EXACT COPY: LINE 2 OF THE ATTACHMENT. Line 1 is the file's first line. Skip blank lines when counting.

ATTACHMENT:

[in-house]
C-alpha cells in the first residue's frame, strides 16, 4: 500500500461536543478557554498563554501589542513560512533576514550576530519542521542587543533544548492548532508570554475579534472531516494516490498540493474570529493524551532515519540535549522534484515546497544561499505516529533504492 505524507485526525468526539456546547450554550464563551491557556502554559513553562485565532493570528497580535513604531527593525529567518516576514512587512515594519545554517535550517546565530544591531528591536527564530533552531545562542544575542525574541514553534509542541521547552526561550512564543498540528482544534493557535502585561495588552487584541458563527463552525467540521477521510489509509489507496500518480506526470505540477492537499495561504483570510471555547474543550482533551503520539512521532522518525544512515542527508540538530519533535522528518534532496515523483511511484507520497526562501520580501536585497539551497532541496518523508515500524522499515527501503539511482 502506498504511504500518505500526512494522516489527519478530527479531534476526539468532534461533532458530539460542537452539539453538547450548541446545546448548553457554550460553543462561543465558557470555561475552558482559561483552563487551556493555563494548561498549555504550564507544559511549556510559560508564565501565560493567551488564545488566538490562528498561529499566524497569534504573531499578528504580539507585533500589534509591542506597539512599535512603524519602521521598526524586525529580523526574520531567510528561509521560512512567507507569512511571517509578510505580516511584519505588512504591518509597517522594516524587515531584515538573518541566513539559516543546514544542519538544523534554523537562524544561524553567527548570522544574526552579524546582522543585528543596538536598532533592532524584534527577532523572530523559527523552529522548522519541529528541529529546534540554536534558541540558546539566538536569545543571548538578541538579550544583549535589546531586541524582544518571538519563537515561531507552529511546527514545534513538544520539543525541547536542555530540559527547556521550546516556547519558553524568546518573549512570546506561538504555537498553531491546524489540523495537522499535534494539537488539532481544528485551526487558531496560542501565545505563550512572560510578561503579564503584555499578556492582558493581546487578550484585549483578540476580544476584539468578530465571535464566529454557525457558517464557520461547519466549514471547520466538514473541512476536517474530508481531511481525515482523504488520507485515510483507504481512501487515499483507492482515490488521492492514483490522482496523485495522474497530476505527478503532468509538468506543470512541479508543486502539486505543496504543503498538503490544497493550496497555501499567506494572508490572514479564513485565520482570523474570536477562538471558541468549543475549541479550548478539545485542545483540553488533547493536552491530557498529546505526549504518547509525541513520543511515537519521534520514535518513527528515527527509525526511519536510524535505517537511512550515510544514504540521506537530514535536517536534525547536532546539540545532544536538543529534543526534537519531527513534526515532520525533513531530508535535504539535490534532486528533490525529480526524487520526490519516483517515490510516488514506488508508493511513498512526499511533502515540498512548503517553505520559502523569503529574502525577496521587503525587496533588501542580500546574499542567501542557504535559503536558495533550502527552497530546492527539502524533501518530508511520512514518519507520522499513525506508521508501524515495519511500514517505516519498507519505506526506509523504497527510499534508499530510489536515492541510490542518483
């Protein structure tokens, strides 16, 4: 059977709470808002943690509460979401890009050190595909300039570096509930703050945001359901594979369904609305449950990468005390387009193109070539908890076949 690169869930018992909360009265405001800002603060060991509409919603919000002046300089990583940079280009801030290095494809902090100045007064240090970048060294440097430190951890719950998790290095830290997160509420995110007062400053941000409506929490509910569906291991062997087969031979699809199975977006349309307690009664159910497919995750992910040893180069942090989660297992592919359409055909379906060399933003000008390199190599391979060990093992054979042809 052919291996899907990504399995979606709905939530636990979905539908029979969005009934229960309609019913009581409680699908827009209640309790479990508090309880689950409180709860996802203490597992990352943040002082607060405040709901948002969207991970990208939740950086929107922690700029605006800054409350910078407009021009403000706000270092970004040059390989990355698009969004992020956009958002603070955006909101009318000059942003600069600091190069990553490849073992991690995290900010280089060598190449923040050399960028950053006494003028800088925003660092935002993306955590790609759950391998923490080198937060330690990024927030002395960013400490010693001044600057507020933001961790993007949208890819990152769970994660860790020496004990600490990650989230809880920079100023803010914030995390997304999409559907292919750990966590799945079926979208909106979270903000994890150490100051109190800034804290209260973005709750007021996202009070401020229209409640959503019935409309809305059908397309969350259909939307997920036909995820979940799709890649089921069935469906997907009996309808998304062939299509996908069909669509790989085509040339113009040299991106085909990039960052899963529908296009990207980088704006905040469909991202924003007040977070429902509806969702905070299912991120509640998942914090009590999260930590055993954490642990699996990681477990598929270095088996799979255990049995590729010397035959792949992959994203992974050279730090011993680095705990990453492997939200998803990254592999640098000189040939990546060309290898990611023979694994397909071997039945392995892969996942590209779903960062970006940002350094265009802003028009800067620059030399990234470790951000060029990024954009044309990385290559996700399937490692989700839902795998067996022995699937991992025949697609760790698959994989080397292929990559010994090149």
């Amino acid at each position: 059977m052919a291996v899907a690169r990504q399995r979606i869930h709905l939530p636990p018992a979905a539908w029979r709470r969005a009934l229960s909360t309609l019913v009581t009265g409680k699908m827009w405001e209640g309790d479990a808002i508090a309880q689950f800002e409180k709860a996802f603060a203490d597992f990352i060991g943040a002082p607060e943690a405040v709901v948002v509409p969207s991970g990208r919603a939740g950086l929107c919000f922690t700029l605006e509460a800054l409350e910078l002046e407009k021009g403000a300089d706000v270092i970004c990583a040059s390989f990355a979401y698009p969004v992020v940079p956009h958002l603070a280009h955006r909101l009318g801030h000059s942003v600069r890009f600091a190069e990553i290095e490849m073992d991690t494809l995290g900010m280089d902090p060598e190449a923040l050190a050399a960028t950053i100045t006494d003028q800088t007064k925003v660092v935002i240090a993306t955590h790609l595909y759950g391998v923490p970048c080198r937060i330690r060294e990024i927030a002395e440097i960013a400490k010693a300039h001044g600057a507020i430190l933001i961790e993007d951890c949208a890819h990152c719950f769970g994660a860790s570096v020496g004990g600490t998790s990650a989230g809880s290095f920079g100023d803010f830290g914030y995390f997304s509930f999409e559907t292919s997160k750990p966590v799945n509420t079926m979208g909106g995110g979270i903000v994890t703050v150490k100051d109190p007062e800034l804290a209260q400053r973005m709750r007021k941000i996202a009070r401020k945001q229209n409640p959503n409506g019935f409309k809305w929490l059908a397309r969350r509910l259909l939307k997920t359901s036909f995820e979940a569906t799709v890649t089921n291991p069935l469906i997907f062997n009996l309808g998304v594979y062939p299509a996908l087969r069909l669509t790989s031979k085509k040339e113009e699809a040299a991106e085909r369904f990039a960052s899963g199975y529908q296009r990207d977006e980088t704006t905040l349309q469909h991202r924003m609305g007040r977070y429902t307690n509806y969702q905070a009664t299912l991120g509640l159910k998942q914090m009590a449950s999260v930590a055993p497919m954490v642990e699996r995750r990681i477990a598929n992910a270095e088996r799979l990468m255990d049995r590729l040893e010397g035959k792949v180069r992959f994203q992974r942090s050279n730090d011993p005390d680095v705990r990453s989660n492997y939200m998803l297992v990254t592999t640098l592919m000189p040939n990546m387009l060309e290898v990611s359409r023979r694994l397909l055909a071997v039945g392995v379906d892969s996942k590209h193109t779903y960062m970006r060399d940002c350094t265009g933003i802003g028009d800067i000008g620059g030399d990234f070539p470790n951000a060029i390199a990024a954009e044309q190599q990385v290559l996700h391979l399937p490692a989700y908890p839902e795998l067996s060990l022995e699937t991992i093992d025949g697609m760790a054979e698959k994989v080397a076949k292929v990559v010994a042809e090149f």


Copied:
C-alpha cells in the first residue's frame, strides 16, 4: 500500500461536543478557554498563554501589542513560512533576514550576530519542521542587543533544548492548532508570554475579534472531516494516490498540493474570529493524551532515519540535549522534484515546497544561499505516529533504492 505524507485526525468526539456546547450554550464563551491557556502554559513553562485565532493570528497580535513604531527593525529567518516576514512587512515594519545554517535550517546565530544591531528591536527564530533552531545562542544575542525574541514553534509542541521547552526561550512564543498540528482544534493557535502585561495588552487584541458563527463552525467540521477521510489509509489507496500518480506526470505540477492537499495561504483570510471555547474543550482533551503520539512521532522518525544512515542527508540538530519533535522528518534532496515523483511511484507520497526562501520580501536585497539551497532541496518523508515500524522499515527501503539511482 502506498504511504500518505500526512494522516489527519478530527479531534476526539468532534461533532458530539460542537452539539453538547450548541446545546448548553457554550460553543462561543465558557470555561475552558482559561483552563487551556493555563494548561498549555504550564507544559511549556510559560508564565501565560493567551488564545488566538490562528498561529499566524497569534504573531499578528504580539507585533500589534509591542506597539512599535512603524519602521521598526524586525529580523526574520531567510528561509521560512512567507507569512511571517509578510505580516511584519505588512504591518509597517522594516524587515531584515538573518541566513539559516543546514544542519538544523534554523537562524544561524553567527548570522544574526552579524546582522543585528543596538536598532533592532524584534527577532523572530523559527523552529522548522519541529528541529529546534540554536534558541540558546539566538536569545543571548538578541538579550544583549535589546531586541524582544518571538519563537515561531507552529511546527514545534513538544520539543525541547536542555530540559527547556521550546516556547519558553524568546518573549512570546506561538504555537498553531491546524489540523495537522499535534494539537488539532481544528485551526487558531496560542501565545505563550512572560510578561503579564503584555499578556492582558493581546487578550484585549483578540476580544476584539468578530465571535464566529454557525457558517464557520461547519466549514471547520466538514473541512476536517474530508481531511481525515482523504488520507485515510483507504481512501487515499483507492482515490488521492492514483490522482496523485495522474497530476505527478503532468509538468506543470512541479508543486502539486505543496504543503498538503490544497493550496497555501499567506494572508490572514479564513485565520482570523474570536477562538471558541468549543475549541479550548478539545485542545483540553488533547493536552491530557498529546505526549504518547509525541513520543511515537519521534520514535518513527528515527527509525526511519536510524535505517537511512550515510544514504540521506537530514535536517536534525547536532546539540545532544536538543529534543526534537519531527513534526515532520525533513531530508535535504539535490534532486528533490525529480526524487520526490519516483517515490510516488514506488508508493511513498512526499511533502515540498512548503517553505520559502523569503529574502525577496521587503525587496533588501542580500546574499542567501542557504535559503536558495533550502527552497530546492527539502524533501518530508511520512514518519507520522499513525506508521508501524515495519511500514517505516519498507519505506526506509523504497527510499534508499530510489536515492541510490542518483